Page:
3. Existence of major communication gaps between industry players in all waste streams: Due to the geographical expanse of the country and largely unorganised nature of the industry, there is a communication gap between collectors, sorter/aggregators and recyclers of waste. A lot of the waste that can be used for high quality products (recycled yarns, reused for new products, etc) either lies unused or is sent for low quality use cases because the ideal use and demand of it is unknown to these traders/aggregators. This results in economic loss for the stakeholders as well as value loss of the material.
  4. High transport costs and non-availability of transporters: High transport charges or nonavailability of transporters poses a challenge for collectors and aggregators to ensure smooth flow of waste.
  5. Presence of shadow supply chains that are potentially leaking imported second-hand clothing into the Indian markets: Secondary sources have indicated that a sizable share of the total imported waste is also known to be diverted illegally into the domestic market for repair and resale as second hand clothing in local markets. This quantity was difficult to estimate due to the multiple points of leakages across the value chain.


Inefficient realisation of textile waste potential

Limitations of the current recycling technologies and the changing material compositions of the textiles have led to inefficient realisation of waste value and therefore, economic losses to the recyclers.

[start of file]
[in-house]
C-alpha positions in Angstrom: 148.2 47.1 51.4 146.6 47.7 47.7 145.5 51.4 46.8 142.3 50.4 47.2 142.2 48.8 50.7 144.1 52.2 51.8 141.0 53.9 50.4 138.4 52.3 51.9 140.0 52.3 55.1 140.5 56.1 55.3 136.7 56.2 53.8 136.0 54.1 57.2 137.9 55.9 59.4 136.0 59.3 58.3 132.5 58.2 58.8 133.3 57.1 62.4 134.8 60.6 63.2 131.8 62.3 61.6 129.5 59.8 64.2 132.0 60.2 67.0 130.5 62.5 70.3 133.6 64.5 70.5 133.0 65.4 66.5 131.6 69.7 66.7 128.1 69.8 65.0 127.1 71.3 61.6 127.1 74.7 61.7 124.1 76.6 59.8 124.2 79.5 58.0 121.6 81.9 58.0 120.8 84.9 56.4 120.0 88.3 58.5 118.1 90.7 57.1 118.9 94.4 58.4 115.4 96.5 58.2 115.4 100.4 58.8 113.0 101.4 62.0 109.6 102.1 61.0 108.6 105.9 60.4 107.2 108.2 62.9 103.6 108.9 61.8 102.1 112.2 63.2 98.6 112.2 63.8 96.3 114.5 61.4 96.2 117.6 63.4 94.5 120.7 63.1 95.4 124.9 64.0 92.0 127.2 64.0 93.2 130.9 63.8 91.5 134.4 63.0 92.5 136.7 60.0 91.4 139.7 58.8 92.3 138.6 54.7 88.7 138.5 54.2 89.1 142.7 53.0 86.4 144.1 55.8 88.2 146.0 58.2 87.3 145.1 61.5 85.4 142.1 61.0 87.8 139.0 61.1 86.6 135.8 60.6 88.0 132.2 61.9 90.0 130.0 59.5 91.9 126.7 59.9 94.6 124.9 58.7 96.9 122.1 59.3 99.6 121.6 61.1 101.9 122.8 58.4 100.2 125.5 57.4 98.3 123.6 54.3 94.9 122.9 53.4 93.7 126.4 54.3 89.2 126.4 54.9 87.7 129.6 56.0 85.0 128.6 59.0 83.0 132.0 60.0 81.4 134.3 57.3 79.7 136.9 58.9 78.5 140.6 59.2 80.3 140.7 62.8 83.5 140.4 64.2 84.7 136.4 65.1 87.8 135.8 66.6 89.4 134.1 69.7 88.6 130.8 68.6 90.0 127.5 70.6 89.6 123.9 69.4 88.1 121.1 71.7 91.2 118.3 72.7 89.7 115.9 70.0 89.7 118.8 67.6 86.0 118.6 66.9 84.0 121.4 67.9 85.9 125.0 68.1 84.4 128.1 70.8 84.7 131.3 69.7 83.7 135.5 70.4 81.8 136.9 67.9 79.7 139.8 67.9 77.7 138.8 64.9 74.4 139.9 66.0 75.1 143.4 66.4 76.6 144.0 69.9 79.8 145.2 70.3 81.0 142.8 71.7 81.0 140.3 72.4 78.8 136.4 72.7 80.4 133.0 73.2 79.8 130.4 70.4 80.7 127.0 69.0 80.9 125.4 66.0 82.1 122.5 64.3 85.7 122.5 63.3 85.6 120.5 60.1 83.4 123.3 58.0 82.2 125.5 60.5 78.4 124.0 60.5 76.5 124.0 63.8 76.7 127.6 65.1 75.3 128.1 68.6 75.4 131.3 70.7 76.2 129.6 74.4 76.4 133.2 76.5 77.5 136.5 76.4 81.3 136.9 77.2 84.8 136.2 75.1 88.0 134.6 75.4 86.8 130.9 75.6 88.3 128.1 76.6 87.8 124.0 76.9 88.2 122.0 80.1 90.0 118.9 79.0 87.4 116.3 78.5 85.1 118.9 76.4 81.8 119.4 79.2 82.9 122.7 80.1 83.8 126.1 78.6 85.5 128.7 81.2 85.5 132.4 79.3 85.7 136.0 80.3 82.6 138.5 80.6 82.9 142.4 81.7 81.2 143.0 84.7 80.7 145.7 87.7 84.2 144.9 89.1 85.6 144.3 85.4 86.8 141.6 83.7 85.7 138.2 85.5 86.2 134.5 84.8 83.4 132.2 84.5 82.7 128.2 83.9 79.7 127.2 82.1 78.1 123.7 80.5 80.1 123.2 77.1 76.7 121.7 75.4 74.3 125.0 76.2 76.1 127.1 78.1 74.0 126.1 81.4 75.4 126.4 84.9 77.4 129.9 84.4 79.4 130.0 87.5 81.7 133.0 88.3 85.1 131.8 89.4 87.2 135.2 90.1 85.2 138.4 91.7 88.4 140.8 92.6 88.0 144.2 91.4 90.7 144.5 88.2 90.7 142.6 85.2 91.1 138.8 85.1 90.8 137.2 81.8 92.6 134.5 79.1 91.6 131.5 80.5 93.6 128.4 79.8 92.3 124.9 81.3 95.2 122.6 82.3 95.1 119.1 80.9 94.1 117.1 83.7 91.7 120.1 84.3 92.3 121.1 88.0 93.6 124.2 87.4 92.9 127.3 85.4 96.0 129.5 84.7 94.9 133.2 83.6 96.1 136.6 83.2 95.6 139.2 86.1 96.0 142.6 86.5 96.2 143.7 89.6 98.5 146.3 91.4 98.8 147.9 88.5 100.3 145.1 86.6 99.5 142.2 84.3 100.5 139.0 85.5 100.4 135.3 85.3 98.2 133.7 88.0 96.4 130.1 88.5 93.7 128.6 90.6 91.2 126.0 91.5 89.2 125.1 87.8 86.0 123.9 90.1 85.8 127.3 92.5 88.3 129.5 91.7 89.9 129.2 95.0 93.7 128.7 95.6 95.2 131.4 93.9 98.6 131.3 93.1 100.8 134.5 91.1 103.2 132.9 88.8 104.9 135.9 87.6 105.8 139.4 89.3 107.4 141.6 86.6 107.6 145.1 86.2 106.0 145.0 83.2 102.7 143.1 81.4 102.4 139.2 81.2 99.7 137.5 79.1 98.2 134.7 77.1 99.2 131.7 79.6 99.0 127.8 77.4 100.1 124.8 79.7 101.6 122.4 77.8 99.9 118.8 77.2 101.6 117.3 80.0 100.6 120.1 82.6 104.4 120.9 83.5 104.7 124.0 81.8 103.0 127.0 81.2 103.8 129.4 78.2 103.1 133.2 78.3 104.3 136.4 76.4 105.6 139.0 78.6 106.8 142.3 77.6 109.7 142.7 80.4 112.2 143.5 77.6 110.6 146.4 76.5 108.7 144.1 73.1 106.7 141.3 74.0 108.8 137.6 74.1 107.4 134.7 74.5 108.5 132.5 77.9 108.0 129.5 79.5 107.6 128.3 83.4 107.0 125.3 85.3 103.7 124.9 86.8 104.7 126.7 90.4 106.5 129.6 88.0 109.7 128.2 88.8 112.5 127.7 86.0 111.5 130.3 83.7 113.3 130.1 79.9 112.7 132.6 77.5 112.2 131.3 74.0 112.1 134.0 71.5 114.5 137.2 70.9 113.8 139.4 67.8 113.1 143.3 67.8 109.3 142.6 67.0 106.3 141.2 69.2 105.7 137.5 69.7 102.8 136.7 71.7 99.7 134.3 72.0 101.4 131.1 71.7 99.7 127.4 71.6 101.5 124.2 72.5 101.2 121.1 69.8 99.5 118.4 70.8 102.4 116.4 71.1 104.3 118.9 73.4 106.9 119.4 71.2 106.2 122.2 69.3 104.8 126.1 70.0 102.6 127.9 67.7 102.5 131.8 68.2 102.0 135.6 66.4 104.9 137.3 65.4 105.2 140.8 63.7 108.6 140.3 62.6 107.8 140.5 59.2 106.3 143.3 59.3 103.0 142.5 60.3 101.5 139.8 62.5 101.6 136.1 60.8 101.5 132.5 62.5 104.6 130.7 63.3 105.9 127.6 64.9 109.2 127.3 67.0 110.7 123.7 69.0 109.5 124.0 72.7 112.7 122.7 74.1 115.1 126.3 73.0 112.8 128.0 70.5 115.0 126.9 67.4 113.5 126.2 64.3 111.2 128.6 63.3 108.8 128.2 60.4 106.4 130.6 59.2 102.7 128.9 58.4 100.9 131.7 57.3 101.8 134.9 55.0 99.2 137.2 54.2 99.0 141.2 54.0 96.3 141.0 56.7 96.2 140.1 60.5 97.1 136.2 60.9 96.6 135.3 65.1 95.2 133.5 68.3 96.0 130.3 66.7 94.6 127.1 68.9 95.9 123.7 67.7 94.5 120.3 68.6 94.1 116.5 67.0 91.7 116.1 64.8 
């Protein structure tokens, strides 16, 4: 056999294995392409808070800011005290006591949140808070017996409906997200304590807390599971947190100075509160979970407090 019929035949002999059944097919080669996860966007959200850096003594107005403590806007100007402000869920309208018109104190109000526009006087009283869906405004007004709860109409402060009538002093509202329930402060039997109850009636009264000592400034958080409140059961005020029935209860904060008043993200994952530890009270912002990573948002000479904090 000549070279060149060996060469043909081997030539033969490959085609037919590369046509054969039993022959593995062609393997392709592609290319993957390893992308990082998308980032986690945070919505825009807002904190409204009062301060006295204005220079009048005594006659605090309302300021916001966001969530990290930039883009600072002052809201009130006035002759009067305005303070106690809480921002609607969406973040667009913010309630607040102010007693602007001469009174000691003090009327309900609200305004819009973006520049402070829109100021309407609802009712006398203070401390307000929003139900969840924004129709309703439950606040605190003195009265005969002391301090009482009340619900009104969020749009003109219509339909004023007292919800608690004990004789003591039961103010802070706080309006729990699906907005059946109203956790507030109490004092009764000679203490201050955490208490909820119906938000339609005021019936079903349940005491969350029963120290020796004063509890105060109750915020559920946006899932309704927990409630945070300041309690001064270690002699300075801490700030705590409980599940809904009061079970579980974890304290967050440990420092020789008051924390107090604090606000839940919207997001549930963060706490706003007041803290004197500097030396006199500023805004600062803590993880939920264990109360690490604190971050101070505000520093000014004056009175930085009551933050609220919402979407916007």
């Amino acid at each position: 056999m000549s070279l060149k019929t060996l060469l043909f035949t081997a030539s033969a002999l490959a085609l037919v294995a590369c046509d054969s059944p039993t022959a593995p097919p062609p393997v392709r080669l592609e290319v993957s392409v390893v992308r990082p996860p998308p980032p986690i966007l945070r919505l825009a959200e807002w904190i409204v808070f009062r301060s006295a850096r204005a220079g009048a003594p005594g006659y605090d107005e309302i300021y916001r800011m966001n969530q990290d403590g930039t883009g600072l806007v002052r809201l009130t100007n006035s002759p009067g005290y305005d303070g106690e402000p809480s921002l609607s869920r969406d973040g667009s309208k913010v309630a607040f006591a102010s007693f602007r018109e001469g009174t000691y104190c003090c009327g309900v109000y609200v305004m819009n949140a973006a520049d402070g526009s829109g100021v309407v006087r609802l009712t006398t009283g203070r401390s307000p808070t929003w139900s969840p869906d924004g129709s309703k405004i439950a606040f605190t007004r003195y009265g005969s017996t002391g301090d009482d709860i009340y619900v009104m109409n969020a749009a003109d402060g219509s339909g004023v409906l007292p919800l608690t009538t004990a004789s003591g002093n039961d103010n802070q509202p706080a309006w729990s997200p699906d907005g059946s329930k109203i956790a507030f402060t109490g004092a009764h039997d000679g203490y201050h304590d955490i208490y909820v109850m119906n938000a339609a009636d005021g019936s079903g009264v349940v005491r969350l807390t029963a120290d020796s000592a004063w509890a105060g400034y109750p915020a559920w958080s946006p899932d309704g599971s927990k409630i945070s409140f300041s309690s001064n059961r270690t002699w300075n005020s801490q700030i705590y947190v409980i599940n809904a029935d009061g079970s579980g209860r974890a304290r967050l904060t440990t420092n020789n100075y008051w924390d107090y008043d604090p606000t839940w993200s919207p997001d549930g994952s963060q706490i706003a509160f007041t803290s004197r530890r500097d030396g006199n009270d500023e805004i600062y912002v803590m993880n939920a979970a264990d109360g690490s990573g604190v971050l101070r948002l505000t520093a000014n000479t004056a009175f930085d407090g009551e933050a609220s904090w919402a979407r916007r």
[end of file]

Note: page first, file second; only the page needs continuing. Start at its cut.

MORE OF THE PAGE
1. Low quality of recycled yarn and mismatch in expectations between supply and demand: Most recycling units in India are not able to produce high-quality recycled yarn to the technological limitations and hence receive low prices for their products and are mostly utilised in domestic market or home textiles. While there are advanced mechanical and chemical recycling technologies available globally, large investments required to build the infrastructure are not expected to lead to desirable returns in the short-term. Aside from this business case for chemical recycling technologies are yet to be established as they are still nascent and under development. A large risk appetite is required for India to take lead in adopting these. Further, since quality is not a sole differentiator, the recycling industry is highly cost competitive which further dis-incentivises the recyclers from taking any risks as it may impact their cash flows. While a select few recyclers have found a way out of this situation, they maintain their approaches as trade secrets/patented technologies which prevents them from being scaled within the industry at-large. This situation was observed in all the three recycling hubs (Panipat, Tirupur and Amroha) of the country.